The dream of homeownership for Angelenos of more modest means was born here in West Adams and the other neighborhoods built across the city in the 1920s. The old model of homeownership — one that depended on enormous wealth, as typified by Historic West Adams and its baroque palaces — was swept away.

Affordable land and the cheaper, more easily replicated design of tract homes made it possible for almost anyone to buy a home and still have enough left over to purchase a car to go in its driveway. The boom of the 1920s became the template for all succeeding booms, save the current explosion in high-rise residential developments.

That template and the dream it represented forever changed L.A. The streetcar lines were ripped up, and entire neighborhoods were bulldozed to make way for freeways as the city expanded further and further out in the pursuit of more cheap land to build more subdivisions.

The housing bust put an end to that era, as the development of the far-flung suburbs of Riverside County was swamped by a wave of foreclosures. Close-in homes are again in demand, and West Adams seems poised to be the next L.A. neighborhood to watch as those horizontal flipper fences go up, and prices follow.

Neighborhood highlights
Culver City-adjacent: West Adams offers relatively reasonable prices right next door to this booming tech hub, and the Expo Line makes commuting a breeze.

Parks and rec: With easy access to Kenneth Hahn Park, the Ballona Creek Bike Path and the Baldwin Hills Scenic Overlook, West Adams is a great choice for outdoors enthusiasts.

Culinary delights: Whether you crave soul food, down-home barbecue, pupusas or tacos, there is a place in West Adams for you.

Neighborhood challenge
A boom for some, a bust for others: The neighborhood seems certain to change as commercial development at its margins increases, making it more attractive to new buyers.

Expert insight
David Raposa of City Living Realty has been working in West Adams for 32 years and said the beautiful architecture brings people in, and the small-town neighborly vibe makes them stay.

“The homes and streets here have context; they’re more than just a box of square footage,” Raposa said. “But at the same time, the people here know each other’s names.”

During the last half decade, new restaurants have been slowly popping up alongside historic neighborhood staples, but Raposa said there’s enough room for all to coexist. He said desirable properties usually net multiple offers, so prospective buyers need to be in a strong financial position to land a home.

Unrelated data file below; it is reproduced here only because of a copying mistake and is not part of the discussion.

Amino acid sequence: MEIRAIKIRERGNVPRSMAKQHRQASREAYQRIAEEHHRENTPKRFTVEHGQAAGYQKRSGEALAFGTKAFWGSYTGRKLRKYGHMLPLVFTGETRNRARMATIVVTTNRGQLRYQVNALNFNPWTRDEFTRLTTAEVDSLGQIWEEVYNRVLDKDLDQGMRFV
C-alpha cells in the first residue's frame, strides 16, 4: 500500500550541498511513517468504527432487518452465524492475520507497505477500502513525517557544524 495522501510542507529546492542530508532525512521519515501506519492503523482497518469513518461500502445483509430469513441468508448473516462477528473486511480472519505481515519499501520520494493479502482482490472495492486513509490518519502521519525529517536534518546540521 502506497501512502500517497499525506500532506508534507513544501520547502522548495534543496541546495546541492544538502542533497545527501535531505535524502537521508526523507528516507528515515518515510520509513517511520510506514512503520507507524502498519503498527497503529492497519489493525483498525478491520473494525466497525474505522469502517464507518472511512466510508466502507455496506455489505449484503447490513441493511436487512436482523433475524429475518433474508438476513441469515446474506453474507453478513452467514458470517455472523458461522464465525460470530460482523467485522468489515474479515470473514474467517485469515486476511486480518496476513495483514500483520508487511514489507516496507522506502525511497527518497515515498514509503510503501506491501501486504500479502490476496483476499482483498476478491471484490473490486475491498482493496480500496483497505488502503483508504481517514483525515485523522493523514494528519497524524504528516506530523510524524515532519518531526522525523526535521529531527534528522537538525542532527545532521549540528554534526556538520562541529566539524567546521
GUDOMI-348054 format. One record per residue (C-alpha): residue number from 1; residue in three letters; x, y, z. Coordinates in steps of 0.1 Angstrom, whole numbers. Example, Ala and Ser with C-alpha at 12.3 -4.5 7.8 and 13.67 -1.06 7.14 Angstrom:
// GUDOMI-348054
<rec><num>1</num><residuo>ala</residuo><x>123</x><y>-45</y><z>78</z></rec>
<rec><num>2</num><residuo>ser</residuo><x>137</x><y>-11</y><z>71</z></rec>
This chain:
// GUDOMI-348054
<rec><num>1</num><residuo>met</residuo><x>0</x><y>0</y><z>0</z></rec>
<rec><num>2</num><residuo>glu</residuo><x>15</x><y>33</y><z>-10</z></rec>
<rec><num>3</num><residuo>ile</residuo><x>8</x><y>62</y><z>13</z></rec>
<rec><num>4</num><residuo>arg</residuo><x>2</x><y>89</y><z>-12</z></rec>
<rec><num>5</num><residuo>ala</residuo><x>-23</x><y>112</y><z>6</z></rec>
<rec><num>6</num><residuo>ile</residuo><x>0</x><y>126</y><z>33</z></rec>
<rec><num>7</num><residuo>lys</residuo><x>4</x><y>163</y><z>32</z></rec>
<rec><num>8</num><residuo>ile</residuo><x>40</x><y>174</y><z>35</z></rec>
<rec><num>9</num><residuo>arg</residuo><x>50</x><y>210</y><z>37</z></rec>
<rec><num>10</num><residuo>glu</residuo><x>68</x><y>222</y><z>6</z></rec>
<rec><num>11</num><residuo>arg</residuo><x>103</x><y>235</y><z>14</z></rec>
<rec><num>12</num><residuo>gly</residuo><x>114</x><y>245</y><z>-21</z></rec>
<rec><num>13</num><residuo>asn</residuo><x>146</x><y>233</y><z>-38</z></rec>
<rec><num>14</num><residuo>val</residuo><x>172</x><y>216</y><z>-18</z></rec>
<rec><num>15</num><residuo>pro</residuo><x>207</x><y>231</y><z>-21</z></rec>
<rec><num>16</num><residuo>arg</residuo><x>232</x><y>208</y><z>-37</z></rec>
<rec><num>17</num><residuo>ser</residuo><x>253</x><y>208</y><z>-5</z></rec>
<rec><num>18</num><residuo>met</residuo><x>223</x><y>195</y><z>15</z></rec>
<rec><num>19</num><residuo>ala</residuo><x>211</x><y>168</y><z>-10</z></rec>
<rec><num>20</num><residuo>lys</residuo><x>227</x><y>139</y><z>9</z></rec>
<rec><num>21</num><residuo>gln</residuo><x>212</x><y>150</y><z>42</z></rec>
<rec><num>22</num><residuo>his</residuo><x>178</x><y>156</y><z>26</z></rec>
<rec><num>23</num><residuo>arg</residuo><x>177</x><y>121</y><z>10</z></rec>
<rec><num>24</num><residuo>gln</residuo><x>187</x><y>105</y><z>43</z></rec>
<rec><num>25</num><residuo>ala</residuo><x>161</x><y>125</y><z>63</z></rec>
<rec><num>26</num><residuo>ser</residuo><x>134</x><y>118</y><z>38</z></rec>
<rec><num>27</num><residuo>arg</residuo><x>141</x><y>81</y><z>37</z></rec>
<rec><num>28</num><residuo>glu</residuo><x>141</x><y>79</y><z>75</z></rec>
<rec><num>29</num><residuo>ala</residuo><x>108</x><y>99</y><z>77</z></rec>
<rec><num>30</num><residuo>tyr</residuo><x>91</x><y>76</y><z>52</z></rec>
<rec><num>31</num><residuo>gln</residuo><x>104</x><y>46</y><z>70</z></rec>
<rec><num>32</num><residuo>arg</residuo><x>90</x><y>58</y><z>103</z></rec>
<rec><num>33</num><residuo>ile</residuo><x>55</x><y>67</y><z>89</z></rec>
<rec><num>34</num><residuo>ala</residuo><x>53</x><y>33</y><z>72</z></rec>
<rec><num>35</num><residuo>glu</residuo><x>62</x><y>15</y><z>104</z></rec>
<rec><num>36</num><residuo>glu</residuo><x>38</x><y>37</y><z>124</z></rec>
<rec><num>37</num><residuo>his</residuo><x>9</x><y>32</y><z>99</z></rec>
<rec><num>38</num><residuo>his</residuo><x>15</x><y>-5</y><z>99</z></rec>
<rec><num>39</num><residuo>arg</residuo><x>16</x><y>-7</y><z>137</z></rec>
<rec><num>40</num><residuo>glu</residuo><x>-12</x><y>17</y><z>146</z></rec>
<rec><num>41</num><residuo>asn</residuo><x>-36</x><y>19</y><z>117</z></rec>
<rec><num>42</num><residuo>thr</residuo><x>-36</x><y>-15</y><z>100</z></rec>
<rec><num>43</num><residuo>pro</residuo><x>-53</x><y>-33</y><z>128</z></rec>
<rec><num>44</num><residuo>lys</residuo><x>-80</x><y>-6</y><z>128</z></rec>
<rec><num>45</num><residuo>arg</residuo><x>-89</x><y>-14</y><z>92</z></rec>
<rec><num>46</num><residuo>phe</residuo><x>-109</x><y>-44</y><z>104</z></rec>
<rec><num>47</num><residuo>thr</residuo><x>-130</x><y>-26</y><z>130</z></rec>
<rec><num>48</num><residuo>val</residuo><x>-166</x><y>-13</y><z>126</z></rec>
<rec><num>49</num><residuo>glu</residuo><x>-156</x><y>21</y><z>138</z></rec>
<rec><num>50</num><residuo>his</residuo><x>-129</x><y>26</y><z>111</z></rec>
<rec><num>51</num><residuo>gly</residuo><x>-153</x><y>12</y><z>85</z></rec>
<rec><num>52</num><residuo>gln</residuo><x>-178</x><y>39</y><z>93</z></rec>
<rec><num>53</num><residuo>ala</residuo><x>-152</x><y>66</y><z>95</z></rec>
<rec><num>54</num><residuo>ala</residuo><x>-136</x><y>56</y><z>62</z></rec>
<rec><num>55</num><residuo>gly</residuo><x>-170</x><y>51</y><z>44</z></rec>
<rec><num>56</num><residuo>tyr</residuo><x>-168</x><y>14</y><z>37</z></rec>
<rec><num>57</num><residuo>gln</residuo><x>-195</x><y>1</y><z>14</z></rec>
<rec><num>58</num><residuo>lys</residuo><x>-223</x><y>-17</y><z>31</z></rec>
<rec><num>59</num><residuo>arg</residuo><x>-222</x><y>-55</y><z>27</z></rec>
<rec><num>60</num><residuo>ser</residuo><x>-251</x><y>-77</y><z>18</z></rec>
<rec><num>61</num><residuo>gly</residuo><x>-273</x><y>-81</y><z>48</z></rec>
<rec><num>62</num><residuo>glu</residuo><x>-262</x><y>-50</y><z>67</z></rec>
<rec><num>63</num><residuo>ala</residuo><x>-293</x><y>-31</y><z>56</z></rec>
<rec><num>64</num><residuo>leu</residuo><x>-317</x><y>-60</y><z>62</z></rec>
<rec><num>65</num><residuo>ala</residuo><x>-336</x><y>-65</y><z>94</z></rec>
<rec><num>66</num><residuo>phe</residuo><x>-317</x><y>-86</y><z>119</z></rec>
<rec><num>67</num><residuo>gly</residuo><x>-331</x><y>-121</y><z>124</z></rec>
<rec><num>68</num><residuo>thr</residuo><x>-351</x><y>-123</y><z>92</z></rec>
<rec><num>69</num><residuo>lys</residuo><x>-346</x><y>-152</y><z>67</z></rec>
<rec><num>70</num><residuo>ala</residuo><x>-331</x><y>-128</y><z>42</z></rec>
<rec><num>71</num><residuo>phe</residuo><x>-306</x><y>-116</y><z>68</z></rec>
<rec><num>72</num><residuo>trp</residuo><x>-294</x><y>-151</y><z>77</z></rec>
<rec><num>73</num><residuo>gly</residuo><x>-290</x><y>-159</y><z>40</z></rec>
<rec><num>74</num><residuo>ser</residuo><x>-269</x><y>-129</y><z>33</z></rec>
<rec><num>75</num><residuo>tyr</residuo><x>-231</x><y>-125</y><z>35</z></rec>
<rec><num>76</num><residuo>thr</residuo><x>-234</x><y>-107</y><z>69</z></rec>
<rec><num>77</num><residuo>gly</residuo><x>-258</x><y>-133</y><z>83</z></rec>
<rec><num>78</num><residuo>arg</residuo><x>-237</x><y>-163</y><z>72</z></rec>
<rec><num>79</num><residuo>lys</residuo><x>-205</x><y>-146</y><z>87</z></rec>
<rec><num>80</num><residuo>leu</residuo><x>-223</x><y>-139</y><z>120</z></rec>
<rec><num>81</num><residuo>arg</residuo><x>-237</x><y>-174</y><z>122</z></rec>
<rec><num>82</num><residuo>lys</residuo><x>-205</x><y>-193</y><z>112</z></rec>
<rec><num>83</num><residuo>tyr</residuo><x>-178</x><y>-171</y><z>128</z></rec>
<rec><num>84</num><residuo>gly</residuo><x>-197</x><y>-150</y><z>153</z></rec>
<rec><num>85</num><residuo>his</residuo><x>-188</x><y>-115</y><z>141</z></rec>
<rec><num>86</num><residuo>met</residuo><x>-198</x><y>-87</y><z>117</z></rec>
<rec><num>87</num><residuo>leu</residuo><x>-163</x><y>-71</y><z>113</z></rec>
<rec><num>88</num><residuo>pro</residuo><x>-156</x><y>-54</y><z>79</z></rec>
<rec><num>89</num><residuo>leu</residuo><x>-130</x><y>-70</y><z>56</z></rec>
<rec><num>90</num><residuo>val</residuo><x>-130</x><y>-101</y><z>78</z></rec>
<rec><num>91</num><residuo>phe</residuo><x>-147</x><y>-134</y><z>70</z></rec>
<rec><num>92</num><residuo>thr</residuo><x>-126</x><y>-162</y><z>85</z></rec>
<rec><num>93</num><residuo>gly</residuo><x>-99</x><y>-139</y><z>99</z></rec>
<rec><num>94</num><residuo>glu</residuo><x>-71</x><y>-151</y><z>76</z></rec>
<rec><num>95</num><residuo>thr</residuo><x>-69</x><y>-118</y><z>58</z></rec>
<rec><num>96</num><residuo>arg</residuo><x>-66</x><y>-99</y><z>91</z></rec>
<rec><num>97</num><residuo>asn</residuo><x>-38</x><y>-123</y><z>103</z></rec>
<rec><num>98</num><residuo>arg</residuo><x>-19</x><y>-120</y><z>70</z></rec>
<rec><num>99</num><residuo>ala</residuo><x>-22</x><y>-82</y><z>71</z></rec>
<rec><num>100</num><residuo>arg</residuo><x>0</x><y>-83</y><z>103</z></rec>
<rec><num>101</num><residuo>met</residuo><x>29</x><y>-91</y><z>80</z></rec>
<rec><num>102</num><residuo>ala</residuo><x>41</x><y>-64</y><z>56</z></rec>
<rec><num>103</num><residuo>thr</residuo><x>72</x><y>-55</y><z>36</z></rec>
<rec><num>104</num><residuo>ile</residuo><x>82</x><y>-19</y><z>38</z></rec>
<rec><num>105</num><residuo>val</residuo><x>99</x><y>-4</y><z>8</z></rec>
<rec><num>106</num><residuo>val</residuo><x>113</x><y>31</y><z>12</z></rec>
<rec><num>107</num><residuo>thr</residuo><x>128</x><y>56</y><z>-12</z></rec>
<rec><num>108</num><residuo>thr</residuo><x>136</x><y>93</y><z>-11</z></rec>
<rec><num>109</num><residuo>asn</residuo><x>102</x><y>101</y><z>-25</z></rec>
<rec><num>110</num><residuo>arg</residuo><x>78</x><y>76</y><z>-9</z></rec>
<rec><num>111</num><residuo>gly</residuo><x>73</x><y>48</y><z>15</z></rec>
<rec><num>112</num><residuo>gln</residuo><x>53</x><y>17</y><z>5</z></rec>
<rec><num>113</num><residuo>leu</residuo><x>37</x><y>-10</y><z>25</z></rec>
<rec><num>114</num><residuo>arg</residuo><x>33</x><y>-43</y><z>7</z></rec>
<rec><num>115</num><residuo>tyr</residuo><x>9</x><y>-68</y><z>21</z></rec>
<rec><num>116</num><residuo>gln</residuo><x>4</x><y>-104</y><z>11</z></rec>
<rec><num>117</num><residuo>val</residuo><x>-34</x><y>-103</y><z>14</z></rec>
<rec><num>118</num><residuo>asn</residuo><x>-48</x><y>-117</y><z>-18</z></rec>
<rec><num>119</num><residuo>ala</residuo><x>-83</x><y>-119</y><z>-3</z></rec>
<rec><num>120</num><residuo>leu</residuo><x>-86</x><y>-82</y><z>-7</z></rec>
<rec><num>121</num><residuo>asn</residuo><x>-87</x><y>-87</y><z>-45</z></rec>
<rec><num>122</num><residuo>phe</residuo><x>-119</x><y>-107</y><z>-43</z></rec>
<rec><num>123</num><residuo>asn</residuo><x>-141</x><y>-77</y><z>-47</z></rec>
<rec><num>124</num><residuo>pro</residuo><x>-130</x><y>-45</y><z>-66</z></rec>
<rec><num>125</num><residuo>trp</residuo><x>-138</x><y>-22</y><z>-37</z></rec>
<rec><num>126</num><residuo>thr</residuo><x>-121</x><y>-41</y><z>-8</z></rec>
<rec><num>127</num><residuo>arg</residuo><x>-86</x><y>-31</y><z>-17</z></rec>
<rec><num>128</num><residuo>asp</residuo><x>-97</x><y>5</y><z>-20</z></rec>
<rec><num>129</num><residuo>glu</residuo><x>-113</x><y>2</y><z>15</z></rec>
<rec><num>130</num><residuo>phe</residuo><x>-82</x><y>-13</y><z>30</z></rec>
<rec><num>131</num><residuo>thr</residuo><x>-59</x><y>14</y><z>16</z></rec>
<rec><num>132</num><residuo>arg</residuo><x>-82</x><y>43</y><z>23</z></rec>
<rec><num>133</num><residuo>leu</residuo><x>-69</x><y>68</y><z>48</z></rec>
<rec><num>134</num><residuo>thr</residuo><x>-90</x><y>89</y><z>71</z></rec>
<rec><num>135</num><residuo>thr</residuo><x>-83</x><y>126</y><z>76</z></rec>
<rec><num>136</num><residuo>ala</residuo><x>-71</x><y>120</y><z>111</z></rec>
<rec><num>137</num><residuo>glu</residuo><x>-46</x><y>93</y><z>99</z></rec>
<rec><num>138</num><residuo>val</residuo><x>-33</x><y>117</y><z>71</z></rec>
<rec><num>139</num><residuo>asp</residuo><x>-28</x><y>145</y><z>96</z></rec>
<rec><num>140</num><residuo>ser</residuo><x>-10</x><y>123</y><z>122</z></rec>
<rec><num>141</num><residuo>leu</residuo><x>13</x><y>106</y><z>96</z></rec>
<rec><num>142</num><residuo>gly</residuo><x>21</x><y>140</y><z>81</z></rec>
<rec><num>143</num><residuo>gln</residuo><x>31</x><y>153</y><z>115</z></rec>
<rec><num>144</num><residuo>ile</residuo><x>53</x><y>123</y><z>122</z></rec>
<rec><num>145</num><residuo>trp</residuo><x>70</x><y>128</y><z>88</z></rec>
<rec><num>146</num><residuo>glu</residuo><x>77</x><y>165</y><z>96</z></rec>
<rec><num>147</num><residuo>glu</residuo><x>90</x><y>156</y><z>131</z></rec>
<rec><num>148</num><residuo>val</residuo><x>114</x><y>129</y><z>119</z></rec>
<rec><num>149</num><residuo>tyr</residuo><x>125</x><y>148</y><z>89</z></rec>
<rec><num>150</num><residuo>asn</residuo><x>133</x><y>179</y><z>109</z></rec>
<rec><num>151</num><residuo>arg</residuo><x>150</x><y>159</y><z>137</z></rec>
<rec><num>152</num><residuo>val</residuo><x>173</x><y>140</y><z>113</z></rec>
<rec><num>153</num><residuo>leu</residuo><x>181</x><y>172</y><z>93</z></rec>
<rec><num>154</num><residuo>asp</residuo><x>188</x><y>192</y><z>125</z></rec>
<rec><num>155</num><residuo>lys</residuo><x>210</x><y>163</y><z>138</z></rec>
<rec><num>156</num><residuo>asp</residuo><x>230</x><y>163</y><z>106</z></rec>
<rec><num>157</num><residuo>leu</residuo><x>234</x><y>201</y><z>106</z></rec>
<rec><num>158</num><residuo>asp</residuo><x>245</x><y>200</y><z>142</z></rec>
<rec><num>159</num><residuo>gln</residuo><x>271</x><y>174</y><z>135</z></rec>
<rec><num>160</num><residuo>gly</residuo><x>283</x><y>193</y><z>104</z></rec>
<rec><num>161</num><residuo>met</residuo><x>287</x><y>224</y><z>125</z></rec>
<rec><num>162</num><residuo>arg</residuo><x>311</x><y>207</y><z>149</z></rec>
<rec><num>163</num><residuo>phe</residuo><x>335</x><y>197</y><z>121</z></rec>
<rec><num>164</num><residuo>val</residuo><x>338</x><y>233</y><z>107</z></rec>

“Sometimes, even writing a letter to the seller can be a good idea,” Raposa said. “Prove your dedication to the house and the neighborhood.”

Market snapshot
In the 90016 ZIP Code, based on 21 sales, the median sales price in July for single-family homes was $645,000, according to CoreLogic. That was a 2.4% increase in median sales price year over year.

Report card
Schools inside the West Adams boundary include Marvin Elementary and Cienega Elementary, which scored 794 and 792, respectively, in the 2013 Academic Performance Index.

Bright spots in the area include Los Angeles Center for Enriched Studies, which scored 897, and Baldwin Hills Elementary, which scored 864. Alta Loma Elementary scored 763.


Manhattan Beach mall makeover finally moving forward


By Elijah Chiland for Curbed Los Angeles | Read the original article here

In the works for over a decade, a major overhaul planned for the 44-acre Manhattan Village Shopping Center in Manhattan Beach may be on its way to fruition.

The Daily Breeze reports that a lawsuit filed by opponents of the project in 2014 was settled earlier this month, after the city approved alternate construction plans in June. A separate appeal of the project from neighboring businesses was rejected by the Manhattan Beach City Council last week.